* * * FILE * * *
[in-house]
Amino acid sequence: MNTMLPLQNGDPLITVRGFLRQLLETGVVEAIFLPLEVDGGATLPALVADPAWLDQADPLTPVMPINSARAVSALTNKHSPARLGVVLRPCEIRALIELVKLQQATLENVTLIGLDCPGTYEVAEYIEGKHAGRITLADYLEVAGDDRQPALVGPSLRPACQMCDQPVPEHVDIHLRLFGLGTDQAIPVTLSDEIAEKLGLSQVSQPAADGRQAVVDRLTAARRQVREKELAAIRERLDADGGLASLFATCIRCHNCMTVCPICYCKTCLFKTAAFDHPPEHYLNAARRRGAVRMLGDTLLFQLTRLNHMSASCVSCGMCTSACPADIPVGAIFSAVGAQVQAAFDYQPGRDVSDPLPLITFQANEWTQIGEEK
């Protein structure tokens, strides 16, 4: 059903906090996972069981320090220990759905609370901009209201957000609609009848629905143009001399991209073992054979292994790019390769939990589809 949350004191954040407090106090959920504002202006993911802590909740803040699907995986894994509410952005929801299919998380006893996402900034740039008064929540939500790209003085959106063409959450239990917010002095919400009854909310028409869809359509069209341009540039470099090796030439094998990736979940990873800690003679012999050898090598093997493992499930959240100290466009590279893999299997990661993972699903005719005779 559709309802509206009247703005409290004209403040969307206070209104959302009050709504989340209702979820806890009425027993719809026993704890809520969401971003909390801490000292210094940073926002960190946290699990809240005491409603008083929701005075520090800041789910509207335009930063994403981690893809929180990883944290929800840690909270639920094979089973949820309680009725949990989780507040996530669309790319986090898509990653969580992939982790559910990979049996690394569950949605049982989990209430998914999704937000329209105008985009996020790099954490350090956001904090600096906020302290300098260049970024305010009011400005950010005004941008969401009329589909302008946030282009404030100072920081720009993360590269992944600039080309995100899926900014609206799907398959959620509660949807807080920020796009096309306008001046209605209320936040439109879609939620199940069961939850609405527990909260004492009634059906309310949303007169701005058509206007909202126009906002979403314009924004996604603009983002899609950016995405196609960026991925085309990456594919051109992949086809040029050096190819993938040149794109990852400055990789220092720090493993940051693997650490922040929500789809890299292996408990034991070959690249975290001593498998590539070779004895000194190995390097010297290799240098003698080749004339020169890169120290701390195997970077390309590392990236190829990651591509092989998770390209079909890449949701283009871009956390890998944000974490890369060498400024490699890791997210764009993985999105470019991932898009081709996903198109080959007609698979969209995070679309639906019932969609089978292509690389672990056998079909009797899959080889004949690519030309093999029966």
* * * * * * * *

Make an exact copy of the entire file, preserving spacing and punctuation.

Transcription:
[in-house]
Amino acid sequence: MNTMLPLQNGDPLITVRGFLRQLLETGVVEAIFLPLEVDGGATLPALVADPAWLDQADPLTPVMPINSARAVSALTNKHSPARLGVVLRPCEIRALIELVKLQQATLENVTLIGLDCPGTYEVAEYIEGKHAGRITLADYLEVAGDDRQPALVGPSLRPACQMCDQPVPEHVDIHLRLFGLGTDQAIPVTLSDEIAEKLGLSQVSQPAADGRQAVVDRLTAARRQVREKELAAIRERLDADGGLASLFATCIRCHNCMTVCPICYCKTCLFKTAAFDHPPEHYLNAARRRGAVRMLGDTLLFQLTRLNHMSASCVSCGMCTSACPADIPVGAIFSAVGAQVQAAFDYQPGRDVSDPLPLITFQANEWTQIGEEK
């Protein structure tokens, strides 16, 4: 059903906090996972069981320090220990759905609370901009209201957000609609009848629905143009001399991209073992054979292994790019390769939990589809 949350004191954040407090106090959920504002202006993911802590909740803040699907995986894994509410952005929801299919998380006893996402900034740039008064929540939500790209003085959106063409959450239990917010002095919400009854909310028409869809359509069209341009540039470099090796030439094998990736979940990873800690003679012999050898090598093997493992499930959240100290466009590279893999299997990661993972699903005719005779 559709309802509206009247703005409290004209403040969307206070209104959302009050709504989340209702979820806890009425027993719809026993704890809520969401971003909390801490000292210094940073926002960190946290699990809240005491409603008083929701005075520090800041789910509207335009930063994403981690893809929180990883944290929800840690909270639920094979089973949820309680009725949990989780507040996530669309790319986090898509990653969580992939982790559910990979049996690394569950949605049982989990209430998914999704937000329209105008985009996020790099954490350090956001904090600096906020302290300098260049970024305010009011400005950010005004941008969401009329589909302008946030282009404030100072920081720009993360590269992944600039080309995100899926900014609206799907398959959620509660949807807080920020796009096309306008001046209605209320936040439109879609939620199940069961939850609405527990909260004492009634059906309310949303007169701005058509206007909202126009906002979403314009924004996604603009983002899609950016995405196609960026991925085309990456594919051109992949086809040029050096190819993938040149794109990852400055990789220092720090493993940051693997650490922040929500789809890299292996408990034991070959690249975290001593498998590539070779004895000194190995390097010297290799240098003698080749004339020169890169120290701390195997970077390309590392990236190829990651591509092989998770390209079909890449949701283009871009956390890998944000974490890369060498400024490699890791997210764009993985999105470019991932898009081709996903198109080959007609698979969209995070679309639906019932969609089978292509690389672990056998079909009797899959080889004949690519030309093999029966």